Home Miniature house Strikes, inflation, crisis… back to the 70s? More like the denouement of Thatcherism | will huton

Strikes, inflation, crisis… back to the 70s? More like the denouement of Thatcherism | will huton


JIt’s not the 1970s again, despite the apparent similarities – oil shocks, recession, seasons of discontent, inflation. What we are experiencing is something deeper. It is the painful denouement of Thatcher’s dysfunctional economic model, driven by credit, consumption and house prices, with so little concern for investment, productivity and high-performing workplaces. Its end began with the financial crisis, accelerated with Brexit and is now sealed by the economic fallout from Ukraine.

What isn’t obvious, given the retrogressive national economic conversation dominated by minions and Thatcherite myths about the horrors of public debt, is what will come next. With the right leadership, this could be a time to develop new ways of growth, 21st century business models and high-wage jobs, an attack on regional inequalities and a reframing of our relationship with Europe.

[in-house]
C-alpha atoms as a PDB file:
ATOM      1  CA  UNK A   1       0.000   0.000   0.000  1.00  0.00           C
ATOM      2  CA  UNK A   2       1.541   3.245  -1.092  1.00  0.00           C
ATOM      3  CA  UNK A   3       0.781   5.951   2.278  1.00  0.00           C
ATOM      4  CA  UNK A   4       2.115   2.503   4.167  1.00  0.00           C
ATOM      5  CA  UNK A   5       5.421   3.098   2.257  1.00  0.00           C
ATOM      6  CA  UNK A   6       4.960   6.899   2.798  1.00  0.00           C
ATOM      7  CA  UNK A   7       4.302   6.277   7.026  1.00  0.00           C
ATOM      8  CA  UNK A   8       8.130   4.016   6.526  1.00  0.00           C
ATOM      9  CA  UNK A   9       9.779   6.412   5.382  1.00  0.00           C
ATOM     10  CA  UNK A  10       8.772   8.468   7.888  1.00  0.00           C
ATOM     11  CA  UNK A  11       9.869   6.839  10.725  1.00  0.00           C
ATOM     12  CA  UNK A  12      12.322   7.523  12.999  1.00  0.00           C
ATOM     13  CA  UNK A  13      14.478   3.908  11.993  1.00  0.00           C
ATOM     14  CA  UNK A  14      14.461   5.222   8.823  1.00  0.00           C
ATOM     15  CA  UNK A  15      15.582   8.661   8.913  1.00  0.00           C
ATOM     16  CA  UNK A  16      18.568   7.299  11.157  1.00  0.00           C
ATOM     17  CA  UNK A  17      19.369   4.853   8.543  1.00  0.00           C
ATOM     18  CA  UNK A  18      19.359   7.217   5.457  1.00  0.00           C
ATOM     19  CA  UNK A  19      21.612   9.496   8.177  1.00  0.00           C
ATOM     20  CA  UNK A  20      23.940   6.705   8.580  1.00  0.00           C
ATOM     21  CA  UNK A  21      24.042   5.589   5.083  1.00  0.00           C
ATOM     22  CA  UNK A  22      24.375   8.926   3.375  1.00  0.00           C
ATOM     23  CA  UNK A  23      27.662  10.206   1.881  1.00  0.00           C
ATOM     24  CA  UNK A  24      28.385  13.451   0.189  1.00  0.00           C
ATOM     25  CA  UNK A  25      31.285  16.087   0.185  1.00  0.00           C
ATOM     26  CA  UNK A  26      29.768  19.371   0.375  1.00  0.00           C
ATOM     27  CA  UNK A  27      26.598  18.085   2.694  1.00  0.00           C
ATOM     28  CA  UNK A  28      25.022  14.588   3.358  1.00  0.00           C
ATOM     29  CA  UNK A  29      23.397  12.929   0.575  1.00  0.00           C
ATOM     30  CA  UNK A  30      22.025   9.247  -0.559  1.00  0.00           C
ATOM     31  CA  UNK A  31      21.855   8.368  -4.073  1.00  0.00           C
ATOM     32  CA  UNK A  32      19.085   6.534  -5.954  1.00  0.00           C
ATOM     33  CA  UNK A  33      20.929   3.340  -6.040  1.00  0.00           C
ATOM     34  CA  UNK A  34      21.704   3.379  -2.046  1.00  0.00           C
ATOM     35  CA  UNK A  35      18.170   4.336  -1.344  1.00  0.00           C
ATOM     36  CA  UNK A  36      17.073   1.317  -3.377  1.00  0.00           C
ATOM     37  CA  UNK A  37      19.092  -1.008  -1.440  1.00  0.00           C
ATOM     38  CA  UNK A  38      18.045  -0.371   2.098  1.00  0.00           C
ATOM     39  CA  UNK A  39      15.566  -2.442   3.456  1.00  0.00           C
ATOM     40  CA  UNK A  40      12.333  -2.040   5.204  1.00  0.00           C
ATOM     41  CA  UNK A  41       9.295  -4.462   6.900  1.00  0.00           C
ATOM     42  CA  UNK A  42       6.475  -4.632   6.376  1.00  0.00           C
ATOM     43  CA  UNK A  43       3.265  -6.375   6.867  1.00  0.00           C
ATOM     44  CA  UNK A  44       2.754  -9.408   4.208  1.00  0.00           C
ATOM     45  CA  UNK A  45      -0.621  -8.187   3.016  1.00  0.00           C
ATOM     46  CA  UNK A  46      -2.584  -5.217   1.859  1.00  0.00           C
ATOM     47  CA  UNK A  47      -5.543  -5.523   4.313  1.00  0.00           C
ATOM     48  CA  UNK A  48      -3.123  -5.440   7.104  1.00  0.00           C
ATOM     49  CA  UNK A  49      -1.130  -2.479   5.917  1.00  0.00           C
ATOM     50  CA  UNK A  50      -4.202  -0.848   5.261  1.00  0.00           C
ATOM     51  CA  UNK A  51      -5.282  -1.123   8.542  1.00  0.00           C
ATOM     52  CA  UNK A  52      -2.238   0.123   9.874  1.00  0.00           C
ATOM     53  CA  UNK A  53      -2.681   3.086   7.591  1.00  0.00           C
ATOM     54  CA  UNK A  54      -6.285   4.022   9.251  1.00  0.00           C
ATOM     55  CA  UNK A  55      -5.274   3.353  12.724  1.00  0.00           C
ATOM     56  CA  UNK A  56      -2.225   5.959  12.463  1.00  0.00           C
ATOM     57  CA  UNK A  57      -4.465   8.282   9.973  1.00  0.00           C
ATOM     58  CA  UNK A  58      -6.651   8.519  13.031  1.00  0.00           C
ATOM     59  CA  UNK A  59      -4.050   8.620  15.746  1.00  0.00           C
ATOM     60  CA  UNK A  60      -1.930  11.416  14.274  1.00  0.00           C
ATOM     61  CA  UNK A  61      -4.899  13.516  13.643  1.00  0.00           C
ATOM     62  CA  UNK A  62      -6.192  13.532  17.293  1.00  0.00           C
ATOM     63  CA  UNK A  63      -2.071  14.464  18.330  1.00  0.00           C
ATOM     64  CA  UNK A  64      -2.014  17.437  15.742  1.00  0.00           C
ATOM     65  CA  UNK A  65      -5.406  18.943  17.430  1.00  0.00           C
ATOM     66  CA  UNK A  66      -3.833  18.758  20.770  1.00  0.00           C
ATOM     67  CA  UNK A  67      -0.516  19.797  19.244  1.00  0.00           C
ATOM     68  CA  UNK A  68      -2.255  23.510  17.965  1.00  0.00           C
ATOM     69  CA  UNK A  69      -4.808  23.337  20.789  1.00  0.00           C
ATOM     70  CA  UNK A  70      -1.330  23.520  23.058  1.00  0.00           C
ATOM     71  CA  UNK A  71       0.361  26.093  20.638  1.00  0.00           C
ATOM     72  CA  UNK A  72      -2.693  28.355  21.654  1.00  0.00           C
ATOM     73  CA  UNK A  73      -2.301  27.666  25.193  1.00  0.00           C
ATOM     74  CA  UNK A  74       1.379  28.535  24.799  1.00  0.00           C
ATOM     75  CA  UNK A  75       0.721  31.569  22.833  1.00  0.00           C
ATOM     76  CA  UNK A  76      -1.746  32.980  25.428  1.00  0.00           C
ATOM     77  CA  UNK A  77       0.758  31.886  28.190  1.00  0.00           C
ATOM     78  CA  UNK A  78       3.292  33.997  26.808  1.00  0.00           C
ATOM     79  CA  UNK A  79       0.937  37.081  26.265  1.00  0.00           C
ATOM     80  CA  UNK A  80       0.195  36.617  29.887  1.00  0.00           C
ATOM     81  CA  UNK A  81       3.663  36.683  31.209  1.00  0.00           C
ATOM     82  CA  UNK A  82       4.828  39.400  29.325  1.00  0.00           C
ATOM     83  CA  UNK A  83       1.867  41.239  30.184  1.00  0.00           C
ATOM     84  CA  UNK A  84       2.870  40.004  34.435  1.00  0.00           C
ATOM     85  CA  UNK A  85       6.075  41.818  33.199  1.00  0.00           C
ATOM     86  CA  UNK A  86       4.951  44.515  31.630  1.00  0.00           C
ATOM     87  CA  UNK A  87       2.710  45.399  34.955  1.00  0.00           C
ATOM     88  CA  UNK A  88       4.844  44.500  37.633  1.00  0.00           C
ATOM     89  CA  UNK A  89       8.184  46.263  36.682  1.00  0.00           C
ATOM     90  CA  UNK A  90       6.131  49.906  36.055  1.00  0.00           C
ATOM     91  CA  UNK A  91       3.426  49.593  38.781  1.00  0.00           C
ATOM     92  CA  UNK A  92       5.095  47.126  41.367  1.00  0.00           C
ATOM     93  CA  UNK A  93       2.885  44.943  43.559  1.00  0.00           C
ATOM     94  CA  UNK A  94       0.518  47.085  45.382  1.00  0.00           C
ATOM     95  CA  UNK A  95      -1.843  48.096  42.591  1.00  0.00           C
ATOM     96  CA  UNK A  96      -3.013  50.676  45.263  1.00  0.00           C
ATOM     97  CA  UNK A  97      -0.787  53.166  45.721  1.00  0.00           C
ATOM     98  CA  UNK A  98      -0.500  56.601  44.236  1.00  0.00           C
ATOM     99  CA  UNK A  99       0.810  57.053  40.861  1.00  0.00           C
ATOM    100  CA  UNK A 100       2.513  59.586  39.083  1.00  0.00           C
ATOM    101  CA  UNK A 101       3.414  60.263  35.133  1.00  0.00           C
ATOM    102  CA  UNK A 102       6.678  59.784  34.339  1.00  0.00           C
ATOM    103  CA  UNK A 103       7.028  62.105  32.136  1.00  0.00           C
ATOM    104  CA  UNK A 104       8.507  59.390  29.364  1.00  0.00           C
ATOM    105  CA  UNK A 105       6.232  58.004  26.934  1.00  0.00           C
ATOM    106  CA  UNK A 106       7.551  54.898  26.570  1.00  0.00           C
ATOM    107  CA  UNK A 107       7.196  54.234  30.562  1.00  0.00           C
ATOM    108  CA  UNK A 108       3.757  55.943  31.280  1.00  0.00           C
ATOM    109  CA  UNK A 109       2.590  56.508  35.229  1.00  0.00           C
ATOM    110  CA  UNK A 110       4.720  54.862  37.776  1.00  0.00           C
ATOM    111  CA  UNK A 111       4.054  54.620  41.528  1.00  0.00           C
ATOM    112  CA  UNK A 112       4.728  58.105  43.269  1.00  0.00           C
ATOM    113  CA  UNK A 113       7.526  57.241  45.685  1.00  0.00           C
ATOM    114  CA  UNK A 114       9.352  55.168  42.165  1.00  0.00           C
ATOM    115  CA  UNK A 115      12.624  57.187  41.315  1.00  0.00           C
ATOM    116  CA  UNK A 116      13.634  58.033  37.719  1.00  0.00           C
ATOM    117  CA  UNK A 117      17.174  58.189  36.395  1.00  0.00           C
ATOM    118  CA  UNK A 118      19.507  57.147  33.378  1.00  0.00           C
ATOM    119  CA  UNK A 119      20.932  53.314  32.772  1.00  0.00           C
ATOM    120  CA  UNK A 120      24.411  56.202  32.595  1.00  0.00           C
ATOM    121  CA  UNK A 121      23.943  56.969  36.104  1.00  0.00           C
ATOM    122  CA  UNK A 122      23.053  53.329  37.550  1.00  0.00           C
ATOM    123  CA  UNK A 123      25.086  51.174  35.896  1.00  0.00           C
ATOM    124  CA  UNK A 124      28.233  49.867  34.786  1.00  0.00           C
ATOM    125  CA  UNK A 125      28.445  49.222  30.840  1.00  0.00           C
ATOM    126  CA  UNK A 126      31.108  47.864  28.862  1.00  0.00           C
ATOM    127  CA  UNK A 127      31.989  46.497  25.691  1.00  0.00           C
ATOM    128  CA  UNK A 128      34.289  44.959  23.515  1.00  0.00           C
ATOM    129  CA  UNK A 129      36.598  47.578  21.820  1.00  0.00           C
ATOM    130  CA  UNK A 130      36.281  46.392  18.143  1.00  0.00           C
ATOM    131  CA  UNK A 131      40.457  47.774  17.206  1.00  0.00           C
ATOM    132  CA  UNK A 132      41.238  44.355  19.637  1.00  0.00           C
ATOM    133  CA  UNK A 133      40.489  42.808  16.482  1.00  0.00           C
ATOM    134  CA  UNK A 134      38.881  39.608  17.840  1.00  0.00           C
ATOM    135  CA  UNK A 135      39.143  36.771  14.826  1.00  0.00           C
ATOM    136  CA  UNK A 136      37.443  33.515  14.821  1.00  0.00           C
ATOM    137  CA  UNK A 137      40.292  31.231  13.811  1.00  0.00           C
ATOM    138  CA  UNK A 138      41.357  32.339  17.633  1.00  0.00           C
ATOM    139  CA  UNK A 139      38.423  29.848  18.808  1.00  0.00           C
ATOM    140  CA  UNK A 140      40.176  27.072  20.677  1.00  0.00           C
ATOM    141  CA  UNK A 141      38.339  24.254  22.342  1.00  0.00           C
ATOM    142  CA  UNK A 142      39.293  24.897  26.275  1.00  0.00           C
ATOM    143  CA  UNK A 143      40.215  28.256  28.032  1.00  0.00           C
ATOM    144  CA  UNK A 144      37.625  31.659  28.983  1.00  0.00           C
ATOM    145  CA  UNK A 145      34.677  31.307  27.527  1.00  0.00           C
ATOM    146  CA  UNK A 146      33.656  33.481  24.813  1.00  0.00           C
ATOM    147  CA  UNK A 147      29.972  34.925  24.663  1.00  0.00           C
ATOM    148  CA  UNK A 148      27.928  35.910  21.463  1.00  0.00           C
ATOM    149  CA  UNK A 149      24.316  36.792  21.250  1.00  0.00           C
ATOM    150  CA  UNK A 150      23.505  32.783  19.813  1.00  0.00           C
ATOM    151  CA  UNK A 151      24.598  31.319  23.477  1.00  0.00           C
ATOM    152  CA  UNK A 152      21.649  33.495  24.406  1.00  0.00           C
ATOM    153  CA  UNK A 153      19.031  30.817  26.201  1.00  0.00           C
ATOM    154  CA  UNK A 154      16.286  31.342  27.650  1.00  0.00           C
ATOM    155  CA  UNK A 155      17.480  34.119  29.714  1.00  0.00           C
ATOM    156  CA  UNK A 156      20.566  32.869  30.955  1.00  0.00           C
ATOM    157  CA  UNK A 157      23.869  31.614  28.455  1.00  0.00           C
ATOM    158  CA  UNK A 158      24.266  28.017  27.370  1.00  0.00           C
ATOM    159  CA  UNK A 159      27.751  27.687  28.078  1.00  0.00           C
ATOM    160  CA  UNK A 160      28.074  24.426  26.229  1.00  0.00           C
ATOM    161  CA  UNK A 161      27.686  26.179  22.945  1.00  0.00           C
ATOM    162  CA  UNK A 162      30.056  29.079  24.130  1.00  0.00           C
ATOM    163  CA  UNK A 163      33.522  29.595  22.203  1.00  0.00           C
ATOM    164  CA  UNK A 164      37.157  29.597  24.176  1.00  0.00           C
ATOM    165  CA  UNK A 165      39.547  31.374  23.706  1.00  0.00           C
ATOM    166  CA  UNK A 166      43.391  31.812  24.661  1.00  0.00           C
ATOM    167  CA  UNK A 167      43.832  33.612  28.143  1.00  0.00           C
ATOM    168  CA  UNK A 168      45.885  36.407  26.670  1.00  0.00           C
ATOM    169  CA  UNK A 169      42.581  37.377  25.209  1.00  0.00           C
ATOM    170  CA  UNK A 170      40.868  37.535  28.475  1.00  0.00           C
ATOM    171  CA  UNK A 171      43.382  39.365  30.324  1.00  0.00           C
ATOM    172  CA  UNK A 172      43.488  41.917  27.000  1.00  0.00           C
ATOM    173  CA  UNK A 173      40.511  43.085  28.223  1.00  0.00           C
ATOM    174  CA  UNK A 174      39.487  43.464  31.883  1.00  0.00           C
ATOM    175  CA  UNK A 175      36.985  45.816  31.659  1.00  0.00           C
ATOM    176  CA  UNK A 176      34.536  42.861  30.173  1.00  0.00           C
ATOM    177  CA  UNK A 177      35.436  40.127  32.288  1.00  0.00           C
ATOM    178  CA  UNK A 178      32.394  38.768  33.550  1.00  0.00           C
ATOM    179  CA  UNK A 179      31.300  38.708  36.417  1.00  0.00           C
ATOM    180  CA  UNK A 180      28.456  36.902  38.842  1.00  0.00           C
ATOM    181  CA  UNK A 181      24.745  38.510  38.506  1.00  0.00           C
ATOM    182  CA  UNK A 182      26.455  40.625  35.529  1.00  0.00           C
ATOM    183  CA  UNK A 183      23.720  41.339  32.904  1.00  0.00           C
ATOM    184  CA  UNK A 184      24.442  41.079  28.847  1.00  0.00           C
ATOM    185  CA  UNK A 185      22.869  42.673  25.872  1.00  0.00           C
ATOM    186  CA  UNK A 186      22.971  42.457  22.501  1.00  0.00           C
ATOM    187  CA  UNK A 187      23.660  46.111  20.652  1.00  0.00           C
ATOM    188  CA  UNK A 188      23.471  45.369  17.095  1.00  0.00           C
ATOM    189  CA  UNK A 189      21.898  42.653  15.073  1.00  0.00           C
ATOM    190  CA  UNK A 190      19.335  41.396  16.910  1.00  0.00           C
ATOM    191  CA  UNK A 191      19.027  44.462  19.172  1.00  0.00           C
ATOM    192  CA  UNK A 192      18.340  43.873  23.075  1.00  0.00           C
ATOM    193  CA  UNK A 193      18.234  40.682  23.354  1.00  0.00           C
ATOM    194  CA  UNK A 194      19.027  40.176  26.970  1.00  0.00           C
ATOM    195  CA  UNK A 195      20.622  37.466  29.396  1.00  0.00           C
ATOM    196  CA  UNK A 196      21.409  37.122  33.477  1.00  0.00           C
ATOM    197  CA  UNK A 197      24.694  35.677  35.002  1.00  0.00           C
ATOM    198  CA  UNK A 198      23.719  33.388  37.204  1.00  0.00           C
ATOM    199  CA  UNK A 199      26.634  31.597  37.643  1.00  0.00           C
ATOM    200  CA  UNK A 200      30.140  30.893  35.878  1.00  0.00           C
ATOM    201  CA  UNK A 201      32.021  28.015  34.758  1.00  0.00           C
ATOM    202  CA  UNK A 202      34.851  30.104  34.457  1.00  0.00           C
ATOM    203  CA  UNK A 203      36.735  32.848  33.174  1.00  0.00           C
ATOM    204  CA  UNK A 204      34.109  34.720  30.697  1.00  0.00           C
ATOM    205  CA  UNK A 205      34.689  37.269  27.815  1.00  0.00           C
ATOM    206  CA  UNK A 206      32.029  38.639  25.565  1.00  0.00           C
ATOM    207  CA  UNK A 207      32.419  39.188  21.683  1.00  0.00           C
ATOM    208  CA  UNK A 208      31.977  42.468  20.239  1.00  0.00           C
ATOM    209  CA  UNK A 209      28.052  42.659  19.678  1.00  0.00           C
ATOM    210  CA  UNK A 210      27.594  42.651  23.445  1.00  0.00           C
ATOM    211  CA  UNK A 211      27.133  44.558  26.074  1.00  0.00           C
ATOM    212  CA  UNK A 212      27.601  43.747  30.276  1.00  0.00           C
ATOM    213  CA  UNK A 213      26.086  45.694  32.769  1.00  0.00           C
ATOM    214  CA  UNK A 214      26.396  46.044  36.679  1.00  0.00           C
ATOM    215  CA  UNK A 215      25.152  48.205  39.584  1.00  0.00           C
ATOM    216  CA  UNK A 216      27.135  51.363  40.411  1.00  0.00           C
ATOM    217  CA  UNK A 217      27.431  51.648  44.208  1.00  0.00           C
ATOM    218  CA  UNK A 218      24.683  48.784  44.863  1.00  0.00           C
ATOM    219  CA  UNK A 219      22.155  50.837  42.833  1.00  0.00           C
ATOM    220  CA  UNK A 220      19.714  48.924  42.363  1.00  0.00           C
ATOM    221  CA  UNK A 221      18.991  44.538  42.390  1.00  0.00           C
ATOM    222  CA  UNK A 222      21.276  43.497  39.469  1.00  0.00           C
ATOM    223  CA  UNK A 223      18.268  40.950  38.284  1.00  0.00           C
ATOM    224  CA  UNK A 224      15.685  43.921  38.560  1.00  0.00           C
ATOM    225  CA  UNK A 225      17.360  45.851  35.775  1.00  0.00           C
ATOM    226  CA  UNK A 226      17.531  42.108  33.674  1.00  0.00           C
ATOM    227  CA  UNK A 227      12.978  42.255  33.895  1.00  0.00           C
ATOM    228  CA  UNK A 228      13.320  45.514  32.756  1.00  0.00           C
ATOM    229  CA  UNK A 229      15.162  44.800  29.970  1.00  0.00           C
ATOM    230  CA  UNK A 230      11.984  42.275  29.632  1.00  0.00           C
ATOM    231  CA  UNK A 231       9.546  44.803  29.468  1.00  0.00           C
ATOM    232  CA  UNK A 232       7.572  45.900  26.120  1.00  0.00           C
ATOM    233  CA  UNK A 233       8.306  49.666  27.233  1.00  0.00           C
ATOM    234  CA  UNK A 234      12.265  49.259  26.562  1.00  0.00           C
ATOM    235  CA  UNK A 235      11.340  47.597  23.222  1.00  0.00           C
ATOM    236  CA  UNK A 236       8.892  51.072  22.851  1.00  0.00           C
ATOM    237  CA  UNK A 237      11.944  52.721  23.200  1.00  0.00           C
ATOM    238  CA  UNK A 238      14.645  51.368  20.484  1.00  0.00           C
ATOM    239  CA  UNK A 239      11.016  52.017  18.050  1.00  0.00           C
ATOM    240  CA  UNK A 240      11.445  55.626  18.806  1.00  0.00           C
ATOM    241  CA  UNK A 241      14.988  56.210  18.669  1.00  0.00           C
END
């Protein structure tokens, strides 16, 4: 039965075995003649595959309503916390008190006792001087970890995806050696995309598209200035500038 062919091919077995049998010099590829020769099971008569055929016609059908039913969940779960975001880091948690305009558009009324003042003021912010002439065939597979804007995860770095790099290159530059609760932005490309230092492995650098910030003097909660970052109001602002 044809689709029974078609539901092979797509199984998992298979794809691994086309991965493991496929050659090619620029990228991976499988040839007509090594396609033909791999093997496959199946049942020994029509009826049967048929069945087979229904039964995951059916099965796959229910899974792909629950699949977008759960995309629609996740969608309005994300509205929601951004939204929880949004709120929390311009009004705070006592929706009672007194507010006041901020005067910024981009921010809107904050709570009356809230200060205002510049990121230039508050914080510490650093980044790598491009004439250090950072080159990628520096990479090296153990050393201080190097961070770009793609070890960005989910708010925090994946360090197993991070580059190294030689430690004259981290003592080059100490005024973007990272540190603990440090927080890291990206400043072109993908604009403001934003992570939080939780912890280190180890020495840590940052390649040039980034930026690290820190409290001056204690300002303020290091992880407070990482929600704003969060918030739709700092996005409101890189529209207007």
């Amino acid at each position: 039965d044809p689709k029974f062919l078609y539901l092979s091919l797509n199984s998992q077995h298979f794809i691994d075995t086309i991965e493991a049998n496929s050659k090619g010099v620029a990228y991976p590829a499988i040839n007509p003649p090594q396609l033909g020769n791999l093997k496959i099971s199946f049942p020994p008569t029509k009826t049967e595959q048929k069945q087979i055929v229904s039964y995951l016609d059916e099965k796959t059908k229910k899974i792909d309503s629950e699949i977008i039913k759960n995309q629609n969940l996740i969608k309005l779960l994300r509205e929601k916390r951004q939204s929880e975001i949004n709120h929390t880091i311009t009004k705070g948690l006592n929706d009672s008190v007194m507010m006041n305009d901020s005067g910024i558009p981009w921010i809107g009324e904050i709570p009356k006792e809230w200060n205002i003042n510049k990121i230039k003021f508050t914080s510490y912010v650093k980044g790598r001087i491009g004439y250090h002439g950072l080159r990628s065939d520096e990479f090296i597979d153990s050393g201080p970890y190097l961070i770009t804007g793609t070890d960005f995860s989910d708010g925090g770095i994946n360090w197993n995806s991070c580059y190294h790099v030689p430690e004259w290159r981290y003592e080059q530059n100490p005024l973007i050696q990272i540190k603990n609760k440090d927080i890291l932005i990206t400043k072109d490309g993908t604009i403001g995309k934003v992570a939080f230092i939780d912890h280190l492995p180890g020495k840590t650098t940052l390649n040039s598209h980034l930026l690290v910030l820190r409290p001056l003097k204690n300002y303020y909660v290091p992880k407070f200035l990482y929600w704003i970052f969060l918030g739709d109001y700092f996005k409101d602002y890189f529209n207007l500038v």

What is more likely, given the directionless and unprincipled government of Boris Johnson, is the descent into the most difficult economic circumstances since the Second World War – with unprecedented social distress, bitter division and economic stagnation. The challenges have rarely been so acute, the future has never been so open.

This week’s railway strikes are the latest trigger for fears that Britain is revisiting the 1970s and its trials of union power. But today there is no longer a single industry, such as the coal industry, on which the country depends, which can be used by a union as a lever for wage bargaining; there are no huge mass employment sites vulnerable to strikes; importantly, unionization rates have halved. This week will be awkward for many, but the three-day strike will feel like three miniature lockdowns rather than a three-day week with families huddled around gutter candles.

Indeed, knowing that it is possible to survive the downside, public support for action is surprisingly high. People may not know the details of the statistics – total wage growth in the public sector is 1.5% compared to 8% in the private sector (including bonuses) – but they sense the injustice, the meanness and a willingness to embrace the partisanship associated with everything Johnson touches. Why shouldn’t public sector workers resist sweeping real wage cuts and large-scale job losses?

This represents a larger mood shift. Whether it’s homeowners struggling to fix their mortgage rate as rates rise or people driving miles to a food bank because they can’t afford to drive, There is a widespread feeling that not only is life suddenly difficult and increasingly difficult, but no one has our backs. The institutions to which one could turn for support have been weakened and hollowed out by 12 years of toryism. Civil society must fight back.